Wendy Ridenour, Ph.D
Block Hall 318
Wendy Ridenour is an ecologist and assistant professor of biology at The University of Montana Western, where she has taught experiential classes full time since 2009. Her current research focuses on whole community dynamics in alpine systems, including plant-plant and plant-herbivore interactions and how alpine communities respond to anthropogenic climate change. Her post-doctoral research in Chile and New Zealand also concentrated on alpine community dynamics. She received her PhD from the University of Montana Missoula in 2006 in Organismal Biology and Ecology.
Ridenour’s dissertation research focused on the question: why do some exotic plant species attain very high densities and dominance in communities to which they are alien but occur at very low densities in their native communities? “Invaders” such as these can be very destructive to native ecosystems and cause extensive economic impacts. Her research on the aggressive North American invader from Europe, spotted knapweed, Centaurea maculosa (C. stoebe) explored the hypothesis that some exotic invasive plants may transform from rare components of their native communities to competitive dominants because of their novel biochemistry (known as the “novel weapons” hypothesis; Callaway and Ridenour 2004). She discovered that these strong biogeographical differences in C. maculosa’s impacts in its native and non-native ranges is largely due to the fact that naïve native North American species of plant competitors and generalist herbivores are more susceptible to the chemical effects of this invader than species native to C. maculosa’s native range. C. maculosa shows evidence of being more competitive and allelopathic to North American native species than species in the native ranges of this invader, and C. maculosa plants in their invasive North American range are much better defended against generalist insect herbivores. Her 2004 publication Novel weapons: invasive success and the evolution of increased competitive ability is one of the 100 most notable papers of the past 100 years, having made a significant impact on the field of ecology (Ecological Society of America).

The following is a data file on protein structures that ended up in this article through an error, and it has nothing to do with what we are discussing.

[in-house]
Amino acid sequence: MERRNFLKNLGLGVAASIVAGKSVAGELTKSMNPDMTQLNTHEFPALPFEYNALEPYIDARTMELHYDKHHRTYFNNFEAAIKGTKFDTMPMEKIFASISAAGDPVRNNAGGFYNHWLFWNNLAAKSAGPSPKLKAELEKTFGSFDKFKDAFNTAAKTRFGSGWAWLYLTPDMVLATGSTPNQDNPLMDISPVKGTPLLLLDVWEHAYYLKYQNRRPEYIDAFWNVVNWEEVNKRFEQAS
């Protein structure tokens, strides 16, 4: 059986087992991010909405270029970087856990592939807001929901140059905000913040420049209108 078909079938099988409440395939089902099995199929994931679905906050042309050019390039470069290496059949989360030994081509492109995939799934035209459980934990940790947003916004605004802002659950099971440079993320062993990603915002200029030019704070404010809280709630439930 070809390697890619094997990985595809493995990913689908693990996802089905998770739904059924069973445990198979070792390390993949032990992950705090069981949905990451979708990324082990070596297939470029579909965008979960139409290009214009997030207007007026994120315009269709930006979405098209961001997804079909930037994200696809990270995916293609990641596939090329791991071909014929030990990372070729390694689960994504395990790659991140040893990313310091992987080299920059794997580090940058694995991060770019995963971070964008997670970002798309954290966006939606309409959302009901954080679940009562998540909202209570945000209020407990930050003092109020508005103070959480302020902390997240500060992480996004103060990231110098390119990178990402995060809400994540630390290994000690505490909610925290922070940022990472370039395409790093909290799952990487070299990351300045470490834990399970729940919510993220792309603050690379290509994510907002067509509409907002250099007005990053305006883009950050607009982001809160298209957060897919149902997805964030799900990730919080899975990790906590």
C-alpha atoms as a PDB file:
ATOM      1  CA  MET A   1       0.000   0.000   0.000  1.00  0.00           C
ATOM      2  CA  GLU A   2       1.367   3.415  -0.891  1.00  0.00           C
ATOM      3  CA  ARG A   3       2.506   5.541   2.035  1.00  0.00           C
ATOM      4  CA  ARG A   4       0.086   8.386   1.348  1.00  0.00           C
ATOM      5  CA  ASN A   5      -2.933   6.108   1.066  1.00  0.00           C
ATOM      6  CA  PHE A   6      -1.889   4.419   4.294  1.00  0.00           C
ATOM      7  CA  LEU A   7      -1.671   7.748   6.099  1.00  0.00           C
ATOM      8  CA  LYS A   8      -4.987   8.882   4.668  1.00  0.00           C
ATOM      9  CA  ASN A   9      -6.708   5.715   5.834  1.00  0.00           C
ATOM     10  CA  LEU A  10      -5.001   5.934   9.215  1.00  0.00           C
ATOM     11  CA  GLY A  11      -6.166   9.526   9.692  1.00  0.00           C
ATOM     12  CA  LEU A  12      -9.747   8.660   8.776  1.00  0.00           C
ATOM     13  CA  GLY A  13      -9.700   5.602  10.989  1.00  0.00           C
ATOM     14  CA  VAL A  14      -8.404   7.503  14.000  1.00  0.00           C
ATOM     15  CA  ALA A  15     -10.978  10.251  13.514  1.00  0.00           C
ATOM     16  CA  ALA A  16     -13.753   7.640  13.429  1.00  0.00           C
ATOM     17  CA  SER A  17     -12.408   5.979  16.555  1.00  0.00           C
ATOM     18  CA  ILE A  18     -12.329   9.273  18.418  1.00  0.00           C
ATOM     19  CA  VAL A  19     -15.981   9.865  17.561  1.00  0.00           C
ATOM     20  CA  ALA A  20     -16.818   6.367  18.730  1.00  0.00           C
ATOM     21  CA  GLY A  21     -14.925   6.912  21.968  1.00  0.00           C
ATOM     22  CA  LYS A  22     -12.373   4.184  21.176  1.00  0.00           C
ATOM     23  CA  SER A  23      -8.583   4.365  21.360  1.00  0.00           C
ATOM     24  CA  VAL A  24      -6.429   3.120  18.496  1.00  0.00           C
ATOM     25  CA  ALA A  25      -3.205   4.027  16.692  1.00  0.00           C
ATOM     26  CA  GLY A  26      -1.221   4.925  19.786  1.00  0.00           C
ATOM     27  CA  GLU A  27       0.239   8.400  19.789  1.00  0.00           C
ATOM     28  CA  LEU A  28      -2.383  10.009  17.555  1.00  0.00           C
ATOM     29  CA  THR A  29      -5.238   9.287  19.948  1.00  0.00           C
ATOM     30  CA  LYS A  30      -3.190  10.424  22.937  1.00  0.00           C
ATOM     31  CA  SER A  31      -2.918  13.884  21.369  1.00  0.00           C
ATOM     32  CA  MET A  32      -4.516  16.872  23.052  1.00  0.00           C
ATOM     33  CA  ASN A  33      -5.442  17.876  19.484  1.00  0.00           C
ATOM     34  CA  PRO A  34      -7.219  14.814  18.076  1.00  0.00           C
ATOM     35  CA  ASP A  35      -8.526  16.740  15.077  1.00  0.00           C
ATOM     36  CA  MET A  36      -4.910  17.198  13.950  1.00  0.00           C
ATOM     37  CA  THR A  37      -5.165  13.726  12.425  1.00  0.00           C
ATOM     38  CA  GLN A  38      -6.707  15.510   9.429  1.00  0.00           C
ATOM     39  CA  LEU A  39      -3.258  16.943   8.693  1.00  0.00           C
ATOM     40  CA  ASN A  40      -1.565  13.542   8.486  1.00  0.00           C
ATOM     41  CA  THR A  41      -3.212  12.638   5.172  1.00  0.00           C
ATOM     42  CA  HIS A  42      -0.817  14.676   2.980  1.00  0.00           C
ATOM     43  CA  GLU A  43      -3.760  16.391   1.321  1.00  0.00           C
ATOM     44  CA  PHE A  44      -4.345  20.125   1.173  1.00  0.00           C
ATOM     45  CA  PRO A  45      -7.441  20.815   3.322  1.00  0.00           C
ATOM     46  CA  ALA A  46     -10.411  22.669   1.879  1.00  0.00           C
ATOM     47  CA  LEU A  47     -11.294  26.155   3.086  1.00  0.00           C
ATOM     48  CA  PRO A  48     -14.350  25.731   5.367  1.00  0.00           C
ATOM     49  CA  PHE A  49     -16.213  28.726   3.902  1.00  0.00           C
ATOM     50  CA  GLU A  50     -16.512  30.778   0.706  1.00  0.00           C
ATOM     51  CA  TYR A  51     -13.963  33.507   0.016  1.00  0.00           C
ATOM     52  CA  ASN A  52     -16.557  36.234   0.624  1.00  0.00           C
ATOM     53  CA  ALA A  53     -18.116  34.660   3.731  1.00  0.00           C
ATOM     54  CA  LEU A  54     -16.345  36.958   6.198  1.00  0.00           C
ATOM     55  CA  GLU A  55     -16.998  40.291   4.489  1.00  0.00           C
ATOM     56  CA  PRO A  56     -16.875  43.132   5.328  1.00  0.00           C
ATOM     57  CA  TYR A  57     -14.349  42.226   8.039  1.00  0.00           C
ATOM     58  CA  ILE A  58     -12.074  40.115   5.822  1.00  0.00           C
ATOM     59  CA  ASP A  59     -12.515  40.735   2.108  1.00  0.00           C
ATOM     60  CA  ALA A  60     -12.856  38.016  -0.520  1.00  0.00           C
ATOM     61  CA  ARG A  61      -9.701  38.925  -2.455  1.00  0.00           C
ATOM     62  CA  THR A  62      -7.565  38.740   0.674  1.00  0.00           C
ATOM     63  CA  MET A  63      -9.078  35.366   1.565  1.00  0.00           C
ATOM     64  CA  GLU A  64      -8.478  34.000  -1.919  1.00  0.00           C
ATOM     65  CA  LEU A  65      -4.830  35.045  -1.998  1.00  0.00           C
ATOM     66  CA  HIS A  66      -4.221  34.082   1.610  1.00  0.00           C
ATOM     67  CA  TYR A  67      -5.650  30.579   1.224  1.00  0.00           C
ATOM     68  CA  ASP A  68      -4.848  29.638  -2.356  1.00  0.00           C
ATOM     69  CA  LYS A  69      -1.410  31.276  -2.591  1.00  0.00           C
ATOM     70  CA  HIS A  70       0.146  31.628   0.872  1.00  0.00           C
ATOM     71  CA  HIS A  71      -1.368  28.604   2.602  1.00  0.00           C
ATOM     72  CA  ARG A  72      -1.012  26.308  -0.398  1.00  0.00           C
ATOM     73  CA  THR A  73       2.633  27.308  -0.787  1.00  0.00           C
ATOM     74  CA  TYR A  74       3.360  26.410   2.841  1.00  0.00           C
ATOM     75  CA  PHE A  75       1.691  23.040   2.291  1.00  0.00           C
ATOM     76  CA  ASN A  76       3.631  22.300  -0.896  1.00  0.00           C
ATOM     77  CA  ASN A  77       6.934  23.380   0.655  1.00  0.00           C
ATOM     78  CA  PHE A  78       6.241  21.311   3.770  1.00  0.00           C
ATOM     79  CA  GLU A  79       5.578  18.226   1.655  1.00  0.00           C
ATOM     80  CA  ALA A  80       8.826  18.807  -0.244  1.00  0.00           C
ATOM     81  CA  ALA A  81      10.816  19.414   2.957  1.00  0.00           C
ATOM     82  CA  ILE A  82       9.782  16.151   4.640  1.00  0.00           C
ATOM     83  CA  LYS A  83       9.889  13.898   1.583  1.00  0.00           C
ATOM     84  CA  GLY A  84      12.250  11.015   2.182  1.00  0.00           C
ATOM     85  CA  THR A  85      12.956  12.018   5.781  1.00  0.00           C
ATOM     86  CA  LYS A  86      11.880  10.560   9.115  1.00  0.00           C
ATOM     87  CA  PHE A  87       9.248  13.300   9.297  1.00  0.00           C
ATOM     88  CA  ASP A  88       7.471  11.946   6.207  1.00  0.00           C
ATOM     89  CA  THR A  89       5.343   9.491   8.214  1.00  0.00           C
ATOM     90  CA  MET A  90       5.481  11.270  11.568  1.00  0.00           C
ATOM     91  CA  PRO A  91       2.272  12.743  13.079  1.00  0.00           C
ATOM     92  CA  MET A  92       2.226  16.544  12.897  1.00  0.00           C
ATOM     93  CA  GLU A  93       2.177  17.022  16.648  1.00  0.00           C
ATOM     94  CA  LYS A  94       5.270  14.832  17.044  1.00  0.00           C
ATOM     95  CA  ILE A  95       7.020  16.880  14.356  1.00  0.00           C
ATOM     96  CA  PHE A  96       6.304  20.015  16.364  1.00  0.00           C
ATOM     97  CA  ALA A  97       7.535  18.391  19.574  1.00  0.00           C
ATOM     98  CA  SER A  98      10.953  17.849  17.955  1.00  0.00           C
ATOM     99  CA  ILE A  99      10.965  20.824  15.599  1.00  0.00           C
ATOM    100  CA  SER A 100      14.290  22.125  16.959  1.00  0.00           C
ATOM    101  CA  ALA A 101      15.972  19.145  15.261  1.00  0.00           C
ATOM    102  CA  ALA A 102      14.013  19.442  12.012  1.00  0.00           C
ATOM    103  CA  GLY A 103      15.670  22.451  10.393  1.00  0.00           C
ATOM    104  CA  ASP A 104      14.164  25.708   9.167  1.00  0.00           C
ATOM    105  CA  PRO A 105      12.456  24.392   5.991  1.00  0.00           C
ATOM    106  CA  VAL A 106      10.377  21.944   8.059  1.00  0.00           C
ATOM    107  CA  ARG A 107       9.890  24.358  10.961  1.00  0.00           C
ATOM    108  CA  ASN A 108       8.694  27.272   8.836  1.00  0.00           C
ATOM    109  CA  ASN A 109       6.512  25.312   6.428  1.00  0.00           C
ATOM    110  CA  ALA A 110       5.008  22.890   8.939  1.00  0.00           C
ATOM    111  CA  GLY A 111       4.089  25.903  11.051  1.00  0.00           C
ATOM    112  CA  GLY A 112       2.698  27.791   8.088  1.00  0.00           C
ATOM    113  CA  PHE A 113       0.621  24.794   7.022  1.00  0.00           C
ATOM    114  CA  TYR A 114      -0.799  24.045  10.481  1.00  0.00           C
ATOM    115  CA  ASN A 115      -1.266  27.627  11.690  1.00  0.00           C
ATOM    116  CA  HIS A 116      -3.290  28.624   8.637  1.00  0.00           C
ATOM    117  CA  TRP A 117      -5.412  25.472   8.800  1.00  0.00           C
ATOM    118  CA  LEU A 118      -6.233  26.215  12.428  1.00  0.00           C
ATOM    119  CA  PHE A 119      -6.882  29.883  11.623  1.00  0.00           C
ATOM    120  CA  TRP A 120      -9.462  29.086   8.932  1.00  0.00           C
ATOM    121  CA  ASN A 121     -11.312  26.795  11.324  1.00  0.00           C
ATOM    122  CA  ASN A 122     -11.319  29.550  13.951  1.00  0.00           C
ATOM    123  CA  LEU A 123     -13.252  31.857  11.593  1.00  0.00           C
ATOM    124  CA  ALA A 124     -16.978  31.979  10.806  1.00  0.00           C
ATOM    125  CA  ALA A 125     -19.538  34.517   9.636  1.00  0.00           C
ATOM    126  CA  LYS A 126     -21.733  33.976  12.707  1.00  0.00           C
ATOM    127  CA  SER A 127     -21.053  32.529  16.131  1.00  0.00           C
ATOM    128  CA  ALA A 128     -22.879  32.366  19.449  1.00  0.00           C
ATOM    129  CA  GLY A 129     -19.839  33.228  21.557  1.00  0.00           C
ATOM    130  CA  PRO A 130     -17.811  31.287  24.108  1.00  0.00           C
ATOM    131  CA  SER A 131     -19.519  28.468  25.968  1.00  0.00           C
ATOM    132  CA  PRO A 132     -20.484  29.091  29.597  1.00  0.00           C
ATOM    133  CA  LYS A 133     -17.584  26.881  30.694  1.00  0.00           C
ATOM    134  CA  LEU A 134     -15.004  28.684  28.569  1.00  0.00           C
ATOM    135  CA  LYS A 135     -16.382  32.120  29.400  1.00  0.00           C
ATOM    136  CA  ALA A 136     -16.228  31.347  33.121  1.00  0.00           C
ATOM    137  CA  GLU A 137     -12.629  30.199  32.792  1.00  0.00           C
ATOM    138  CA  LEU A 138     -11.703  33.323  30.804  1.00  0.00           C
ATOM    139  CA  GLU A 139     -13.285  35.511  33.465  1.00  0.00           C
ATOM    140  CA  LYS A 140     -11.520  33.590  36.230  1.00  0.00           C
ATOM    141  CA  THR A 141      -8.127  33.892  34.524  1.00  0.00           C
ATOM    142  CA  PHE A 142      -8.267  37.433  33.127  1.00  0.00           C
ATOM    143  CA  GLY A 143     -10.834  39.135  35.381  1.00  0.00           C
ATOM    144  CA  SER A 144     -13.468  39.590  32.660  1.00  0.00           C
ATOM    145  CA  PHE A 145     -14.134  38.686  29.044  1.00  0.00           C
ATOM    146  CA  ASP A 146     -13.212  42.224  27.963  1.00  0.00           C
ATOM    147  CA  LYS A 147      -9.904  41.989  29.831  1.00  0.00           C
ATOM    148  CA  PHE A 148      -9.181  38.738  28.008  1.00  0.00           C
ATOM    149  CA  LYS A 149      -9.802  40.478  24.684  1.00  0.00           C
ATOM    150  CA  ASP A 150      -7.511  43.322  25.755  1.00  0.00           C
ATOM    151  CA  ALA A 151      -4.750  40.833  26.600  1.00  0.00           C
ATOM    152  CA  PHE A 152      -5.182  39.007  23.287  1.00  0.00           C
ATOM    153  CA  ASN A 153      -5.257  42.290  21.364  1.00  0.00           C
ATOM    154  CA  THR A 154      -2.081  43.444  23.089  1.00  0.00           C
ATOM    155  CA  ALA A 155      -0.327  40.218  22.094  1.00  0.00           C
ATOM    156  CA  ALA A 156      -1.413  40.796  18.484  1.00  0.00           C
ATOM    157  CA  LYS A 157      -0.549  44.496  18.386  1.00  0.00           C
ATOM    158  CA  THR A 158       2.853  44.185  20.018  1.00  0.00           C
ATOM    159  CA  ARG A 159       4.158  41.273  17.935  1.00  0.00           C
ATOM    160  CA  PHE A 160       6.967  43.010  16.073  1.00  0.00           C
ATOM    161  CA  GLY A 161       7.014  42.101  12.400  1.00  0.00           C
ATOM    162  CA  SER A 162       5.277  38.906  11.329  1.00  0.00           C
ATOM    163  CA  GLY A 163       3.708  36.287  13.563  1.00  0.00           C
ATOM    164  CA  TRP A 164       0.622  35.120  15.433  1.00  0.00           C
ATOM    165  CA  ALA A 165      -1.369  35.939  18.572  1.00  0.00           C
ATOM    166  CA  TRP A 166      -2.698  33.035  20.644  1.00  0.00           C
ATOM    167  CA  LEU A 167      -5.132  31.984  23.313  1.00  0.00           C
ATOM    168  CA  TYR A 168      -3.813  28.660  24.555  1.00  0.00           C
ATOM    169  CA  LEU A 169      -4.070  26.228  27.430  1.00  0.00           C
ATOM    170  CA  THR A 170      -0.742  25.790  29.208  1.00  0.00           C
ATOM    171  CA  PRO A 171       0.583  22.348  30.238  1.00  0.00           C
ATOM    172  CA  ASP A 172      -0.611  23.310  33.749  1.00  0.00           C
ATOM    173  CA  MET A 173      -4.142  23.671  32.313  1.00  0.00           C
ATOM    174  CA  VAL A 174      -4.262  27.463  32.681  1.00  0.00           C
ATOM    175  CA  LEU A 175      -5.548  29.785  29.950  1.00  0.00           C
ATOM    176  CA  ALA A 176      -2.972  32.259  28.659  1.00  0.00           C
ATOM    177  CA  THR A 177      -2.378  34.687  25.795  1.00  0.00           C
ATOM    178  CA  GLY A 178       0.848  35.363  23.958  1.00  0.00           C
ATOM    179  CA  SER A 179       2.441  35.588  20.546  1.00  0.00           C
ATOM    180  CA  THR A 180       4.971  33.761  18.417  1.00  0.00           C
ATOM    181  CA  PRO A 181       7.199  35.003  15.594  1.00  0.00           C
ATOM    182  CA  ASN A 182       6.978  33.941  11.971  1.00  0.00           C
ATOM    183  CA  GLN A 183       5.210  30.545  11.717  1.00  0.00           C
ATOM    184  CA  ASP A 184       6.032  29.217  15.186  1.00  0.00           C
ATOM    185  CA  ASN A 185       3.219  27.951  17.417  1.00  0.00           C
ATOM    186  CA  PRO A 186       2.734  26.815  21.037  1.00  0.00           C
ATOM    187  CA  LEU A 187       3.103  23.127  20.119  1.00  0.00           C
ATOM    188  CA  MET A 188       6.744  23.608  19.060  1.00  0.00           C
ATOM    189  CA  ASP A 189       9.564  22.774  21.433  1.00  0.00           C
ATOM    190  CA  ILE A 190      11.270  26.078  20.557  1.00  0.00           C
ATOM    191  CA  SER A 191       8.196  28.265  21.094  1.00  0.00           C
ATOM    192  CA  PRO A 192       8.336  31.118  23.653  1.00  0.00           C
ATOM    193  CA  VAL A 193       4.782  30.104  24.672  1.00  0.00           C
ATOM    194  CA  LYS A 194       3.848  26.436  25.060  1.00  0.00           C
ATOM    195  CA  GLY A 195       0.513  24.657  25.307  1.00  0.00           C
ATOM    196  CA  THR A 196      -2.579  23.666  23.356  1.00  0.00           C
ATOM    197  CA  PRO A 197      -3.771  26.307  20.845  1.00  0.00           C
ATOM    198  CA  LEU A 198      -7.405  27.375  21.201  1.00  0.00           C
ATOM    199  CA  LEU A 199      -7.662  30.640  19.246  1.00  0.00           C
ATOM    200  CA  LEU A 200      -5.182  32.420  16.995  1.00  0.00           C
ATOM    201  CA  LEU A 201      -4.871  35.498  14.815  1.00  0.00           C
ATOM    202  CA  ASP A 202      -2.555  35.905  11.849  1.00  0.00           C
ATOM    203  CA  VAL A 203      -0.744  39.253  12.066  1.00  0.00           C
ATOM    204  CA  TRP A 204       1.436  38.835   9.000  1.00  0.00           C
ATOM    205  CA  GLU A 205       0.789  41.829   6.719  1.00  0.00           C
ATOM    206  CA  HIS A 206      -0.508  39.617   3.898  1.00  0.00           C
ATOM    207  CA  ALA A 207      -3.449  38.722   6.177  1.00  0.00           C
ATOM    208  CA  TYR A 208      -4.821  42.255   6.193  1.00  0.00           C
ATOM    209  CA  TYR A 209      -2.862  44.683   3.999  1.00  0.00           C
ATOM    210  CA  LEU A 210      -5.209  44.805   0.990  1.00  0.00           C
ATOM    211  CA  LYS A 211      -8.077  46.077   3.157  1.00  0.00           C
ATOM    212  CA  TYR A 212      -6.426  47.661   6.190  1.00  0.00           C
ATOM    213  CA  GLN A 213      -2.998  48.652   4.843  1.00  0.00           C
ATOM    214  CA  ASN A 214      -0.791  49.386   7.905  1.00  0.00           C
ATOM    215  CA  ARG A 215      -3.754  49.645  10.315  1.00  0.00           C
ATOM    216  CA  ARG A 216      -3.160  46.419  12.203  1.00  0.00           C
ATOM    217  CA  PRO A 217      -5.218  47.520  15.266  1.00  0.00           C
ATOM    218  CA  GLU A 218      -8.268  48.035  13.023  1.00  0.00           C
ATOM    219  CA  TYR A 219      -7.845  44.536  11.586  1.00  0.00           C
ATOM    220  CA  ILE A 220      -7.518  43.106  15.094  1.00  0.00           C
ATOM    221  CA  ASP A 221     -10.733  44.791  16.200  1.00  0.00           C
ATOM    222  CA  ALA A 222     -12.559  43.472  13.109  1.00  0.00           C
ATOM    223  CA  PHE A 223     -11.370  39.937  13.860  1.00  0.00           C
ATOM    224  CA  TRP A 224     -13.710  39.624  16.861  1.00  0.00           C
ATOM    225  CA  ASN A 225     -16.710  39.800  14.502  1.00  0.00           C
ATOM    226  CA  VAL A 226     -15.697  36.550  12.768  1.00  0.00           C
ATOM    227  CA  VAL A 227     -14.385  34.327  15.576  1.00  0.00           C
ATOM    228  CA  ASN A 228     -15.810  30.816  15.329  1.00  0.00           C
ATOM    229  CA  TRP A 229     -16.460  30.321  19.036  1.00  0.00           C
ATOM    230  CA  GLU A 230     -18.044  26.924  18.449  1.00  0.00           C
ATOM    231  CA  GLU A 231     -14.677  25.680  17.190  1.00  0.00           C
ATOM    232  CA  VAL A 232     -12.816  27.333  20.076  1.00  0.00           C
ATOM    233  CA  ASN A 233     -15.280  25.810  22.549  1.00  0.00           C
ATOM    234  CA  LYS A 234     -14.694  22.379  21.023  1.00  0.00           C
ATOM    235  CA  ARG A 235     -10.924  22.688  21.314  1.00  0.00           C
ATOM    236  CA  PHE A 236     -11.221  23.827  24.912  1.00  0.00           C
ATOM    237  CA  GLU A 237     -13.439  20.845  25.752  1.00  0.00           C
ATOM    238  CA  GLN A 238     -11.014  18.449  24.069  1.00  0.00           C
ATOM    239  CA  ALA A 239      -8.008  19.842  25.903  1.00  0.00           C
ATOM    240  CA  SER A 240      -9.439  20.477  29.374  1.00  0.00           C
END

A portion of Professor Ridenour’s dissertation research also focused on experiential science education, and she currently enjoys teaching field and laboratory based Experience One courses in Alpine Ecology, Botany, Coral Reef Ecology, Introductory Biology courses for majors and non-majors (BIOB 101, 160 & 170) and Plant Systematics as well as conducting research with student interns.
• Zaal Kikvidze1, Rob W. Brooker, Bradley J. Butterfield, Ragan M.Callaway, Lohengrin A. Cavieres, Bradley J. Cook, Christopher J. Lortie, Richard Michalet, Francisco I. Pugnaire, Sa Xiao, Fabien Anthelme, Robert G. Björk, Brittany H. Cranston, Rosario G. Gavilán, Robert Kanka, Emanuele Lingua, Jean-Paul Maalouf, Jalil Noroozi, Rabindra Parajuli, Gareth K. Phoenix, Anya Reid, Wendy M. Ridenour, Christian Rixen & Christian Schöb. 2015. The effects of foundation species on community assembly: a global study on alpine cushion plant communities. Ecology 96(8):2064-2069.
• Ridenour, W.M., R.M. Callaway & L.A. Cavieres. 2014. Parasitism by Cuscuta chilensis and gender affect how the nurse cushion Laretia acaulis increases diversity in Andean alpine communities. Journal of Vegetation Science. DOI: 10.1111/jvs.12185.
• Cavieres, L.A., R.W. Brooker, B.J. Butterfield, B.J. Cook, Z. Kikvidze, C.J. Lortie, R. Michalet, F.I. Pugnaire, C. Schöb, S. Xiao, F. Anthelme, R.G. Björk, K.J.M. Dickinson, B.H. Cranston, R. Gavilán, A. Gutiérrez-Girón, R. Kanka, J.P. Maalouf, A.F. Mark, J. Noroozi, R. Parajuli, G.K. Phoenix, A.M. Reid, W.M. Ridenour, C. Rixen, S. Wipf, L. Zhao, A. Escudero, B.F. Zaitchik, E. Lingua, E.T. Aschehoug & R.M. Callaway. 2014. Facilitative plant interactions and climate simultaneously drive alpine plant diversity. Ecology Letters 17: 193-202.
• Schaffner, U., W.M. Ridenour, V.C. Wolf, T. Bassett, C. Müller, H. Müller-Schärer, S. Sutherland, C.J. Lortie and R.M. Callaway. 2011. Plant invasions, generalist herbivores, and novel defense weapons. Ecology 92:829–835.
• He, W., Y.Feng, W.M. Ridenour, G.C.Thelen, J.L.Pollock, A.Diaconu, and R.M.Callaway. 2009. Novel weapons and invasion: biogeographic differences in the competitive effects of Centaurea maculosa and its root exudate (+/-)-catechin. Oecologia 159:803-815.
• Ridenour, W.M., J.M. Vivanco, Y. Feng, J. Horiuchi and R.M. Callaway. 2008. No evidence for tradeoffs: Centaurea plants from America are better competitors and defenders than plants from the native range. Ecological Monographs 78:369-386.
• Callaway, Ragan M, Wendy M. Ridenour, Trevor Laboski, Tiffany Weir, and Jorge M. Vivanco. 2005. Natural selection for resistance to the allelopathic effects of invasive plants. Journal of Ecology 93:576-583.
• Callaway, R. M., and W. M. Ridenour. 2004. Novel weapons: invasive success and the evolution of increased competitive ability. Frontiers in Ecology and Environment 2(8): 436-443.
• Ridenour, W.M. and R.M. Callaway. 2003. Root herbivores, pathogenic fungi, and competition between Centaurea maculosa and Festuca idahoensis. Plant Ecology 169: 161-170.
• Ridenour, W.M. and R.M. Callaway. 2001. The relative importance of allelopathy in interference: the effects of an invasive weed on a native bunchgrass. Oecologia 126:444-450.